Story of Success: Poland vs COVID-19

In 1989 a new chapter was written in the history of Poland – the first partially free elections were held in the country, repressive communism started to recede, and a comprehensive systemic transformation began.

Thanks to reforms over the past 30 years, Poland has become the fastest growing European country in terms of economic development, low corruption, growing military power and attractive investment environment. What is the most important for countries like Georgia is that Poland is an active lobbyist and ardent supporter of the Eastern European countries’ integration into the Euro-Atlantic space.

However, the purpose of this article is not to analyze the impressive democratic-economic transformation of the Third Republic of Poland (III Rzeczpospolita) or effective foreign policy focused on the balance of Russian imperialism. Due to the global pandemic of COVID-19 that has completely changed the world agenda, I would like to draw your attention to the systemic approach of Warsaw, thanks to which the Poles have successfully dealt with Coronavirus on both the healthcare and economic fronts.

According to the April 30 data of World Health Organization (WHO), a total of 12,781 cases of COVID-19 infection were reported in Poland with 38 millions of inhabitants  (3,236 recovered, 628 dead). Of course, the death of each human being is a great tragedy and an irreparable pain, but statistically, only 628 fatalities (75% of which were due to severe and / or chronic disease) is indicator of an effective fight against the global virus. Especially if we compare these data with the statistics of other European countries.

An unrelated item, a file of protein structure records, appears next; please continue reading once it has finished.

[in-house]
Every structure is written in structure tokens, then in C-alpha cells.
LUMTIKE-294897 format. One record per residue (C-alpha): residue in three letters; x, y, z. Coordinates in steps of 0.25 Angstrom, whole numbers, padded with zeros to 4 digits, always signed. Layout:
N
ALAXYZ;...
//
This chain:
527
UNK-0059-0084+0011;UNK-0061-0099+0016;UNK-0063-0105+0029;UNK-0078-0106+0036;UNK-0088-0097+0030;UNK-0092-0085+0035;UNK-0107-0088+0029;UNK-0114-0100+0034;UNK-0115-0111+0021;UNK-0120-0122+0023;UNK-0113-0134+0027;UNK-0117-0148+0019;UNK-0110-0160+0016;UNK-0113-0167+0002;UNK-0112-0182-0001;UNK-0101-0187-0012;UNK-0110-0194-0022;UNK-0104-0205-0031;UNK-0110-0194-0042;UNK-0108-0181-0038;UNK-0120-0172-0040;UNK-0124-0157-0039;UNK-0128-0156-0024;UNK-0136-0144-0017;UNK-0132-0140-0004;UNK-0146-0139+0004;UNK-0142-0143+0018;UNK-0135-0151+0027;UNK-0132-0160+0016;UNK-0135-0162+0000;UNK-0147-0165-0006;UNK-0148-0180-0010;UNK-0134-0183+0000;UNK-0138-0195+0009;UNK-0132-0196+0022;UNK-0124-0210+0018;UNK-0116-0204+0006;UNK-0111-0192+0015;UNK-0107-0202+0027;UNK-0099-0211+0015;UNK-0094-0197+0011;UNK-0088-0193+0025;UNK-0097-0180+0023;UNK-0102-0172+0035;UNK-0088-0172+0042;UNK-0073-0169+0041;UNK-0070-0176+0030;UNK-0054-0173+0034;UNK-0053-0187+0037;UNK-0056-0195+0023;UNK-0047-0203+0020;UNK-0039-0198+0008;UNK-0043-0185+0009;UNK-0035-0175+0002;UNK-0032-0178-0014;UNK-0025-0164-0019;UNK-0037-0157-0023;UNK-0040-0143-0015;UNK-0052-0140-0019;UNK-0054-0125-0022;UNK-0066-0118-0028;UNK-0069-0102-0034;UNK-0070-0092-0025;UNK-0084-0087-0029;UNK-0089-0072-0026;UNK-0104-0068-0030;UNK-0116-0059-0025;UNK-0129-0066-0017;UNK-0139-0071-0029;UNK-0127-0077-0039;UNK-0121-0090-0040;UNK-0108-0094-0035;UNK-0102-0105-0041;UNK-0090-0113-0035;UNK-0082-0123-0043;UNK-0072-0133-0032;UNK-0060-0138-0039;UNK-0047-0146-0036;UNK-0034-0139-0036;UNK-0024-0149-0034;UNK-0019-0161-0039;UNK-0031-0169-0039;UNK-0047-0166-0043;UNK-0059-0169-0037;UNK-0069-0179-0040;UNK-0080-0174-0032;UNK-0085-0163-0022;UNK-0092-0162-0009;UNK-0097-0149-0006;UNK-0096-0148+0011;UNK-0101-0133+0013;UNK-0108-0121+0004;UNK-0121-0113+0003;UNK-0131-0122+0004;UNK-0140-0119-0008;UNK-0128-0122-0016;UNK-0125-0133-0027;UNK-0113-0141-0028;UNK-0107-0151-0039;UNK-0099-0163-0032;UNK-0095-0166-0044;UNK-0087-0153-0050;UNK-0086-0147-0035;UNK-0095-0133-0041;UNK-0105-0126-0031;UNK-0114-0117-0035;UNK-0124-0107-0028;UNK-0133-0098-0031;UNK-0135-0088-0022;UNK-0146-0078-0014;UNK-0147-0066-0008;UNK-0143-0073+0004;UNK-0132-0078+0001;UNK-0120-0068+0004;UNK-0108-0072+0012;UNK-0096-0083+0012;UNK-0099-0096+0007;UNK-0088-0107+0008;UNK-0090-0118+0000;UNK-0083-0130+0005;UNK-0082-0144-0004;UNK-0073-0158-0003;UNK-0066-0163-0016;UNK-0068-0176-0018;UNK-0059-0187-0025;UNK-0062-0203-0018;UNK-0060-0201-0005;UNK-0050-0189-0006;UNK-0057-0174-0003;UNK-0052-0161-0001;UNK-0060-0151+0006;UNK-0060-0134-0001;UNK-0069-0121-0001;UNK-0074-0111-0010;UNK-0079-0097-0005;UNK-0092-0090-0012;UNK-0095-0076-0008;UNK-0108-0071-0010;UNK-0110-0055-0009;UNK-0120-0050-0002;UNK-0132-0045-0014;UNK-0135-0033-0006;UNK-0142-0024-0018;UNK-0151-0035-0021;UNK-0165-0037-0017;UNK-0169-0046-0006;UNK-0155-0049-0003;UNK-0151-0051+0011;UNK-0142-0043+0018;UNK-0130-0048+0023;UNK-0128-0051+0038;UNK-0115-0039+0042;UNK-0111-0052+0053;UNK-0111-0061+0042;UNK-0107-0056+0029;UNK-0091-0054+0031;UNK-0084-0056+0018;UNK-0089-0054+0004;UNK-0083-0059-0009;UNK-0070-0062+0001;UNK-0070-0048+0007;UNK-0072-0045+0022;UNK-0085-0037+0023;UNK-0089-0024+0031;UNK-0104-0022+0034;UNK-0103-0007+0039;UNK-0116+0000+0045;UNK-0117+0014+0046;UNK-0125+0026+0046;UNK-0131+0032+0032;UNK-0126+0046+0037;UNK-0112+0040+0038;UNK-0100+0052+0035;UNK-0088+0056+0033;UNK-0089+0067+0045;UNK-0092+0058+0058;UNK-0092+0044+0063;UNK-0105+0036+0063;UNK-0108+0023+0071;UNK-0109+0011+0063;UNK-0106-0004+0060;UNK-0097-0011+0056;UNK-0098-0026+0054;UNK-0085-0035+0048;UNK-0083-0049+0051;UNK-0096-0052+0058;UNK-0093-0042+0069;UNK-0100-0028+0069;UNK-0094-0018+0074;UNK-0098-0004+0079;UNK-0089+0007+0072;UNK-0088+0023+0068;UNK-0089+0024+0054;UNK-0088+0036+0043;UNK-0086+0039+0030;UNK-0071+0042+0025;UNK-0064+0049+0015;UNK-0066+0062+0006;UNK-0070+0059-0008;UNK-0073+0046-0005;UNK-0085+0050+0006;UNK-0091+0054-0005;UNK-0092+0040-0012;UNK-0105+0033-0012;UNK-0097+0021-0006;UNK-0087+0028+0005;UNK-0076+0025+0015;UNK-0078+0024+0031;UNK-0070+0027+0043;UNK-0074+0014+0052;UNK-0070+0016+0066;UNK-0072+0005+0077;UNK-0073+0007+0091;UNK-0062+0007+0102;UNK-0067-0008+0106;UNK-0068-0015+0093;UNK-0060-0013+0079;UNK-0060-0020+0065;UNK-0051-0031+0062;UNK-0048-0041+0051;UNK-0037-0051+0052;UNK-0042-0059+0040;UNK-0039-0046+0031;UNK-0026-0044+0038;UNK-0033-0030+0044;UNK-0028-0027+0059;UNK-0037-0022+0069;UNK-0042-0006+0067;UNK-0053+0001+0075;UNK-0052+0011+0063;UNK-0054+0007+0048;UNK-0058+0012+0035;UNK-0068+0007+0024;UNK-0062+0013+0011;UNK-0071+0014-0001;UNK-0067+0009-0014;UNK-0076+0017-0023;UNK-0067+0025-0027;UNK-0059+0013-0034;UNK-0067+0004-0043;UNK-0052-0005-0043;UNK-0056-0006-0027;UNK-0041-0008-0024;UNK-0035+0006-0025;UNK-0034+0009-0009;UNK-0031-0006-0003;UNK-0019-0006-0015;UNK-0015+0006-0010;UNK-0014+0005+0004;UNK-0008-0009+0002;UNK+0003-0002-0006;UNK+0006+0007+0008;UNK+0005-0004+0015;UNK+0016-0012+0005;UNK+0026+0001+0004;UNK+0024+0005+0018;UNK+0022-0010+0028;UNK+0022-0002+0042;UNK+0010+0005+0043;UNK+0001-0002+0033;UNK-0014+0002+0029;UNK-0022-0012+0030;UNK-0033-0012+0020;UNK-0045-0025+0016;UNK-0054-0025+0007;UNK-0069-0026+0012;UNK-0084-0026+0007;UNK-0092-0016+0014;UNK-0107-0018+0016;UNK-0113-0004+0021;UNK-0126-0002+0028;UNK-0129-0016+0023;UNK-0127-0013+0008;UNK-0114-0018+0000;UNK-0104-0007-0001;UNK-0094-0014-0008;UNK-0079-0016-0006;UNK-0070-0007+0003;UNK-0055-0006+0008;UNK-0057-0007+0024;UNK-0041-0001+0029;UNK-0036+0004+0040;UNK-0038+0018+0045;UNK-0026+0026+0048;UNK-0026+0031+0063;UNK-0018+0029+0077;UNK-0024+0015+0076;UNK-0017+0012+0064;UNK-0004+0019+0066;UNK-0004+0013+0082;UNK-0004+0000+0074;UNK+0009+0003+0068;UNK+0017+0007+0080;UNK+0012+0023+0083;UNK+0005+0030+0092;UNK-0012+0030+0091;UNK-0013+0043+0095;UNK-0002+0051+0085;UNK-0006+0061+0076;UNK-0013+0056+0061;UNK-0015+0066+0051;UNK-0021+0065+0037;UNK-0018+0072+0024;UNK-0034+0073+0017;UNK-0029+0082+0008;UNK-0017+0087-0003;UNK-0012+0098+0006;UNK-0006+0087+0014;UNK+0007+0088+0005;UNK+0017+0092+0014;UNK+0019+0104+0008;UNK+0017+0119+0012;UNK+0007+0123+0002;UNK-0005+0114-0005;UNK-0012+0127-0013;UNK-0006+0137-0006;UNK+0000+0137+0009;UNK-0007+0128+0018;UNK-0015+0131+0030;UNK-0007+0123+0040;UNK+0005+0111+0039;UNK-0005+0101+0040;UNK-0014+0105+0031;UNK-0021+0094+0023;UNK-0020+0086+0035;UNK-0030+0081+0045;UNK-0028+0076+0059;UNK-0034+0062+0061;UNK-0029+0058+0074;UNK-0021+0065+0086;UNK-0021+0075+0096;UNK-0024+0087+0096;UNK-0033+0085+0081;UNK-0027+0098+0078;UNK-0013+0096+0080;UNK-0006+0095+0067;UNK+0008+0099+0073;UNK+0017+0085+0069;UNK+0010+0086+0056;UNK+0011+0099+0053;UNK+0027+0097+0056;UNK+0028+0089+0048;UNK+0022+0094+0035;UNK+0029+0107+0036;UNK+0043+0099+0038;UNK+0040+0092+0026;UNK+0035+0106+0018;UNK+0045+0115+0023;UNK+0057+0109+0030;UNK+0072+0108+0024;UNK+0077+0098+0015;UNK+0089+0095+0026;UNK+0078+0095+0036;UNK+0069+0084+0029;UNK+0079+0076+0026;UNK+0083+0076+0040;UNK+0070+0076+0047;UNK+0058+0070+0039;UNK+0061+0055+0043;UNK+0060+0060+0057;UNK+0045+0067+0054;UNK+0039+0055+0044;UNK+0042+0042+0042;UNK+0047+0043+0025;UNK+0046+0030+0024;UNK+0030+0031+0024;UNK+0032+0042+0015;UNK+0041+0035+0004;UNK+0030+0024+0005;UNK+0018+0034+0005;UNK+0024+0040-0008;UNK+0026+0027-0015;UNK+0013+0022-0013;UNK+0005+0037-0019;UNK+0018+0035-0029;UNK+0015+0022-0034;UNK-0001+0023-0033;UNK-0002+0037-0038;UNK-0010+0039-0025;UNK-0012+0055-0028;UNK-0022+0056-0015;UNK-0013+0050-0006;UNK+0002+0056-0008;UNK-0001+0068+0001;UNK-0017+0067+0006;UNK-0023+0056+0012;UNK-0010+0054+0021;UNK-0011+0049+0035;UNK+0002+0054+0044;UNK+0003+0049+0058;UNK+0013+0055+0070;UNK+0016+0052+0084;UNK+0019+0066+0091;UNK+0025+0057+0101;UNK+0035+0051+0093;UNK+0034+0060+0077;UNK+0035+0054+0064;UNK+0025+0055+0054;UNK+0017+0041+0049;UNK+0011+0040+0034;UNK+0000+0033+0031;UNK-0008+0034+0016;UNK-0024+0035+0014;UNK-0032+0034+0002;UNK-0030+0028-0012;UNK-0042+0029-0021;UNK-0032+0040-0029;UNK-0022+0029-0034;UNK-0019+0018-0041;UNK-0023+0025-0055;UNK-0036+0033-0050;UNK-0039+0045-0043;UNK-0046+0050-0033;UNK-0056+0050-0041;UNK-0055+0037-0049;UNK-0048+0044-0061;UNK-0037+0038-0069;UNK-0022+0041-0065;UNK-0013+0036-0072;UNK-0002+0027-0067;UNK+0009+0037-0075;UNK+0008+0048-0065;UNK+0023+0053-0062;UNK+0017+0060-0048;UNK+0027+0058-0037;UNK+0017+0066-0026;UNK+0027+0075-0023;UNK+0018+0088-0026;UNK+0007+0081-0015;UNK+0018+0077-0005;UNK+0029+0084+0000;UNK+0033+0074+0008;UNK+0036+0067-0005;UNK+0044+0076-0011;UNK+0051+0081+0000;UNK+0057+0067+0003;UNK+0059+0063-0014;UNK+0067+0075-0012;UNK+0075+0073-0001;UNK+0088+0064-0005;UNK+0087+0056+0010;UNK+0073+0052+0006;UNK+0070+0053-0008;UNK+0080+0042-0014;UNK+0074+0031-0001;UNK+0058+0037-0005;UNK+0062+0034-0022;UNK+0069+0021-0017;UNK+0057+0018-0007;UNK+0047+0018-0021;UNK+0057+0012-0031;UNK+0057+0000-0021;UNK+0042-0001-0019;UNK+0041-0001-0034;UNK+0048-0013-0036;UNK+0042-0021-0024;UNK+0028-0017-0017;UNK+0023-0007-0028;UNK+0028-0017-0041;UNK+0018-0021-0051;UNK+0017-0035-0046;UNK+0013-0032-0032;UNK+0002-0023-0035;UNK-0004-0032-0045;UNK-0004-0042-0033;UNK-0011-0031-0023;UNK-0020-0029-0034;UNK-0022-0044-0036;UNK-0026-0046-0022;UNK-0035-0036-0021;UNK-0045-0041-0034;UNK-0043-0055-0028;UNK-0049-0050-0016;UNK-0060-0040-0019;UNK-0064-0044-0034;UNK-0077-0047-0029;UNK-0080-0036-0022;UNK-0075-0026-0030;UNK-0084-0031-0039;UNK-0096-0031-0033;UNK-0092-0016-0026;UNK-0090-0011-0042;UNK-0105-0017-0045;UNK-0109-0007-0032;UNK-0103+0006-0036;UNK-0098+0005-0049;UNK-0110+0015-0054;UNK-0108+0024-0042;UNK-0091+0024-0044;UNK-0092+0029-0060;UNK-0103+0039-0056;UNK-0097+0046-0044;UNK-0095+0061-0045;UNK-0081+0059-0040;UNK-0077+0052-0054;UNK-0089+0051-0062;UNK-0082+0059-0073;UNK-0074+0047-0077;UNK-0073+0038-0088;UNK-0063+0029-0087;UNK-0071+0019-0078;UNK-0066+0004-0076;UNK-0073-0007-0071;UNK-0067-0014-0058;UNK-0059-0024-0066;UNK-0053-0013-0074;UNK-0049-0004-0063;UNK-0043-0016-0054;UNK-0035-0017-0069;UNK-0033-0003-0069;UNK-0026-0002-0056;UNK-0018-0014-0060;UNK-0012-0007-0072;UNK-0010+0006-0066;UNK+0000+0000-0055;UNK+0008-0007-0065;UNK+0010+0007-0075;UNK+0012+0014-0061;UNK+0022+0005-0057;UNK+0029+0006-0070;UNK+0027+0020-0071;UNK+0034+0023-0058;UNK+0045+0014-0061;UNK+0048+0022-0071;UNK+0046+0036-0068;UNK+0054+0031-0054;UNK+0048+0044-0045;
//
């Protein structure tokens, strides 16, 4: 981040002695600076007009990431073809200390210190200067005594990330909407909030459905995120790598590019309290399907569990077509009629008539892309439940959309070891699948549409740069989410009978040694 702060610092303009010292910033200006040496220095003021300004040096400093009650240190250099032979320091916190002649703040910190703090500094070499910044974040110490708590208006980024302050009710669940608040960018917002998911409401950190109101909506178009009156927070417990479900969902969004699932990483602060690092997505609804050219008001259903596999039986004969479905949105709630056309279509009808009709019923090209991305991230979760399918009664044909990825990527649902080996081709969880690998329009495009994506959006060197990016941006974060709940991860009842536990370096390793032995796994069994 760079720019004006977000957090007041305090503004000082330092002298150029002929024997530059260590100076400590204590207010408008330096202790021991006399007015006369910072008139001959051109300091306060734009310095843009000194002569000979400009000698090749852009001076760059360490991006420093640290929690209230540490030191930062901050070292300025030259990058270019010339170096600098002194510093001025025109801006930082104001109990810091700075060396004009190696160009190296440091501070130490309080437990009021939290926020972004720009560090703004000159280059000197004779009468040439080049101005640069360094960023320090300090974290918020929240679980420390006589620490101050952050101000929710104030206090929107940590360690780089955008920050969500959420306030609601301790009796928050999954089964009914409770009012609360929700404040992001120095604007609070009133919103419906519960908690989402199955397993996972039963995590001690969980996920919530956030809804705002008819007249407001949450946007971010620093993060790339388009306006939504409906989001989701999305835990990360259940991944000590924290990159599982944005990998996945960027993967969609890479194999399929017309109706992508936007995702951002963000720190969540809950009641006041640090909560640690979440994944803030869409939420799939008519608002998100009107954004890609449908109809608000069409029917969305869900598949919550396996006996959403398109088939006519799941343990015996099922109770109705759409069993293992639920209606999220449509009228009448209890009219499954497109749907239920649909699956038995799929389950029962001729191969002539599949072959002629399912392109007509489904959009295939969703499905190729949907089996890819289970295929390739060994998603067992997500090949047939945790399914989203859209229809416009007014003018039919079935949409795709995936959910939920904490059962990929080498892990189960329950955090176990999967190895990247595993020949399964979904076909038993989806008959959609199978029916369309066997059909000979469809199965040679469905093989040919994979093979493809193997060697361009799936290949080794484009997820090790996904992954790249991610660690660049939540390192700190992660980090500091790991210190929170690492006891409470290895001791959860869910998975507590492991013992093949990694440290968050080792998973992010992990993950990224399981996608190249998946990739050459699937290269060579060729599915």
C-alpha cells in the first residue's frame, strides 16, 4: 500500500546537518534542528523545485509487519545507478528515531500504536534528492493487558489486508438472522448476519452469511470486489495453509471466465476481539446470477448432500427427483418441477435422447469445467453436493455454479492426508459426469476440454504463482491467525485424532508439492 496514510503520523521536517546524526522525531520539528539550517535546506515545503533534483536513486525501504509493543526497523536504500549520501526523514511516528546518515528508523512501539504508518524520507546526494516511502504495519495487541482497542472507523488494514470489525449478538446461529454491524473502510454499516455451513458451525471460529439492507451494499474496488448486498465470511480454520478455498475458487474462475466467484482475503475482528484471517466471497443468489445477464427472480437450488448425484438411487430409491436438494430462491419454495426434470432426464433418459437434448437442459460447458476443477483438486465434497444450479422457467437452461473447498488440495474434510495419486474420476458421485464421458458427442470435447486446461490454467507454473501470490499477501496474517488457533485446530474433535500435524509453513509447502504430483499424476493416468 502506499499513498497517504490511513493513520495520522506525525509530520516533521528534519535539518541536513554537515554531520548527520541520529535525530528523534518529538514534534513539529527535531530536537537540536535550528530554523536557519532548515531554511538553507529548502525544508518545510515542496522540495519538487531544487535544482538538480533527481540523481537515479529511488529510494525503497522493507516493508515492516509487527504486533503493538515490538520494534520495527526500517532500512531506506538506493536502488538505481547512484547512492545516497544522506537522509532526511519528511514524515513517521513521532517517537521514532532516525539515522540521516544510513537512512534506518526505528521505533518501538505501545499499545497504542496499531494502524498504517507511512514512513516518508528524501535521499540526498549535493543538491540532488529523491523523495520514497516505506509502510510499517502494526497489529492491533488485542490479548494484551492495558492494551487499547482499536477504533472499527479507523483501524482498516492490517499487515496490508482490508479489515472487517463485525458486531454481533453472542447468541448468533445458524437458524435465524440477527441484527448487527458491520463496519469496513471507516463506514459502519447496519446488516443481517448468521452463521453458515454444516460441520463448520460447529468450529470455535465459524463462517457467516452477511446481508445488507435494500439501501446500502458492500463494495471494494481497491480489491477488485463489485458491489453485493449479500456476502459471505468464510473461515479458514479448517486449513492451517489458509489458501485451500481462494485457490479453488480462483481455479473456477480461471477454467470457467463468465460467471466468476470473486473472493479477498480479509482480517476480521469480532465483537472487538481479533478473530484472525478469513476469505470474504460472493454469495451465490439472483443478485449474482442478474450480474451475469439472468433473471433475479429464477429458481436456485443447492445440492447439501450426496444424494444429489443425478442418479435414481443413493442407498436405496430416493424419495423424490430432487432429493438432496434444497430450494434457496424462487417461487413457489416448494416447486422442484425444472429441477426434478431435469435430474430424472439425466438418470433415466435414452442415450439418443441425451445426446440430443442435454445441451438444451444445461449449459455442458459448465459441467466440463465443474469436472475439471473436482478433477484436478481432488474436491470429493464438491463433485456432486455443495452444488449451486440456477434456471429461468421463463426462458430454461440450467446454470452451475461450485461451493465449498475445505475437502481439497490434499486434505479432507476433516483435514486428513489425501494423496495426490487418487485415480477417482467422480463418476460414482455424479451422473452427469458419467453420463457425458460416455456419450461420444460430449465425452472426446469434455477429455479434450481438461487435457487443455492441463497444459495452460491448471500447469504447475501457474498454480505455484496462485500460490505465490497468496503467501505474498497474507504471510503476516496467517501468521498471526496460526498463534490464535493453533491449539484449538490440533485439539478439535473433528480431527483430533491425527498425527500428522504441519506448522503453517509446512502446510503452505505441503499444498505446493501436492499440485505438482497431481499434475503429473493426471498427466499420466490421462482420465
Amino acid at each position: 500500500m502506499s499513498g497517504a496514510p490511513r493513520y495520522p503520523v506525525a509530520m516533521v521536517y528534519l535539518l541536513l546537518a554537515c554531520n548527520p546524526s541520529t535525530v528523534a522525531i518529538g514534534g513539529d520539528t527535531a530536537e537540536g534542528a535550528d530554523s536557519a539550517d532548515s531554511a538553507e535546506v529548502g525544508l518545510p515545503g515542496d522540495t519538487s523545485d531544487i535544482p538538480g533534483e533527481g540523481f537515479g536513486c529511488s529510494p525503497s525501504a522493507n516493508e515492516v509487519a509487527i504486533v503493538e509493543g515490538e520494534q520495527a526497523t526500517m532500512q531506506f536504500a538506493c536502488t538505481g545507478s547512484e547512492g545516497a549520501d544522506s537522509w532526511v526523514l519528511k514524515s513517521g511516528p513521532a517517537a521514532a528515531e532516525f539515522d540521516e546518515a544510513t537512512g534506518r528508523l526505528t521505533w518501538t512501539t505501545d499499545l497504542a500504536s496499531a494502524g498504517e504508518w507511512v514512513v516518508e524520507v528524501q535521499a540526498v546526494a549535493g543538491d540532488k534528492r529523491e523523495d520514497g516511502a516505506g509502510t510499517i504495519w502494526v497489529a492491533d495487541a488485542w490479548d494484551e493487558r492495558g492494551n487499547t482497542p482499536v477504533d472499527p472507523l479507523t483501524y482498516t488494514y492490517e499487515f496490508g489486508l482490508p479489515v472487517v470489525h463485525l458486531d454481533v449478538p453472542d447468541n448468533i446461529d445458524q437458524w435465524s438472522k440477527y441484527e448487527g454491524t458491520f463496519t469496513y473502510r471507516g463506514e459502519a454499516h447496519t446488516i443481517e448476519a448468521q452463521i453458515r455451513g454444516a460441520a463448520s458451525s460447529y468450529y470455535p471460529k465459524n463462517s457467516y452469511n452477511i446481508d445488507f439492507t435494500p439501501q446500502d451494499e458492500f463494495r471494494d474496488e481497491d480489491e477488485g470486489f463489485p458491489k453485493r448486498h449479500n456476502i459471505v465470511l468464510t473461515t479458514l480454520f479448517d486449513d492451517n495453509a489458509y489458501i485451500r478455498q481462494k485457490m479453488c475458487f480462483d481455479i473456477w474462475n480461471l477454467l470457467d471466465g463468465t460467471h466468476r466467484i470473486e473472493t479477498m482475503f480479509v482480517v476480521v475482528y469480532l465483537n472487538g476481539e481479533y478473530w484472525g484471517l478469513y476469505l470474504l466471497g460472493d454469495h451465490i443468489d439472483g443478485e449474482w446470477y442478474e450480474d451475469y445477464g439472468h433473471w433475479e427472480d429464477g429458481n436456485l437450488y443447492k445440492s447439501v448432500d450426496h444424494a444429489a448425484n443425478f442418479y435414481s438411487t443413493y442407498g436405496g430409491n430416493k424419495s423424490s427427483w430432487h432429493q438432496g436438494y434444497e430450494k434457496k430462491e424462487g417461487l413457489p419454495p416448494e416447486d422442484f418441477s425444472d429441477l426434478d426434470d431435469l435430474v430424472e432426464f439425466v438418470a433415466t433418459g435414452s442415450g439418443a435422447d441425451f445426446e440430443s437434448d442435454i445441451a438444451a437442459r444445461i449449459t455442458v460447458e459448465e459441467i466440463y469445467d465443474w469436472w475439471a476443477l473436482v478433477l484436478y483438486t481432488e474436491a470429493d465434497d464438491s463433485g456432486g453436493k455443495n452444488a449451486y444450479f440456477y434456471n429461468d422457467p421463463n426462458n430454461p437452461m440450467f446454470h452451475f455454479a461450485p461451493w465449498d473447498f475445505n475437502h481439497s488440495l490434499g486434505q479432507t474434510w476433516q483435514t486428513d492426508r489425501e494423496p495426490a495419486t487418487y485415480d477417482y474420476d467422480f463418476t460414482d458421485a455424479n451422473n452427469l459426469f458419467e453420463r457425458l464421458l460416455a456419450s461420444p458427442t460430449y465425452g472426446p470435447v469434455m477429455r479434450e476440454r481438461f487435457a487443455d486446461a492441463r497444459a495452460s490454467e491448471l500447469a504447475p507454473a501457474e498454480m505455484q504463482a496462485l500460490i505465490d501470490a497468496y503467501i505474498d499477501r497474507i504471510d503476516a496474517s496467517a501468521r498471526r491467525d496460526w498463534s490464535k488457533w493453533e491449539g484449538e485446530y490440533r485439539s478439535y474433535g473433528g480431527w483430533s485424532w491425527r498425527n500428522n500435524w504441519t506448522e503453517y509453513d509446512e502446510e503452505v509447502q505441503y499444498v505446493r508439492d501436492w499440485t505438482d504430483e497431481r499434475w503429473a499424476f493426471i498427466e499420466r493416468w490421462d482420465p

The first case of COVID-19 in Poland was reported on March 4 in the city of Zielona Góra. The authorities have immediately closed state borders and international airports to prevent the further spread of the virus. Definitely, it is difficult to make such a decision in the terms of the Schengen Agreement and when up to 35 million International tourists visit the country every year, but the government of Mateusz Morawiecki made this bold decision in time.

It was critically important to announce nationwide lockdown promptly and strict control over the regulations. “Stay at Home” was announced in Poland on March 10-12, and at the same time, the majority of the society immediately received information about the new regulations. Under the government’s March 31 decree, the self-isolation campaign became even more comprehensive: parks, beaches, boulevards, beauty salons, etc. were closed. Also noteworthy is the fact that schools, universities and mass gathering places have been closed since the early stages of COVID-19. Restrictions have also been imposed on churches – a maximum of 5 people and 1 clergyman can attend a religious ritual (wedding, funeral, baptism, etc.), albeit at a distance of 2 meters.

Of course, it is important to fight the virus effectively, but no less burdensome is the anti-crisis plan to combat the economic consequences of the pandemic. According to Forbes, the legacy of COVID-19 will be much heavier than the 2008 global economic crisis. That is why another front line runs through the economy.

Very soon after the crisis began, on April 1, the government of Prime Minister Morawiecki launched a program focused on saving the country’s economy –  Tarcza Antykryzysowa (“Anti-Crisis Shield”). The plan includes 5 main directions:

Financial safety of employees and protection of jobs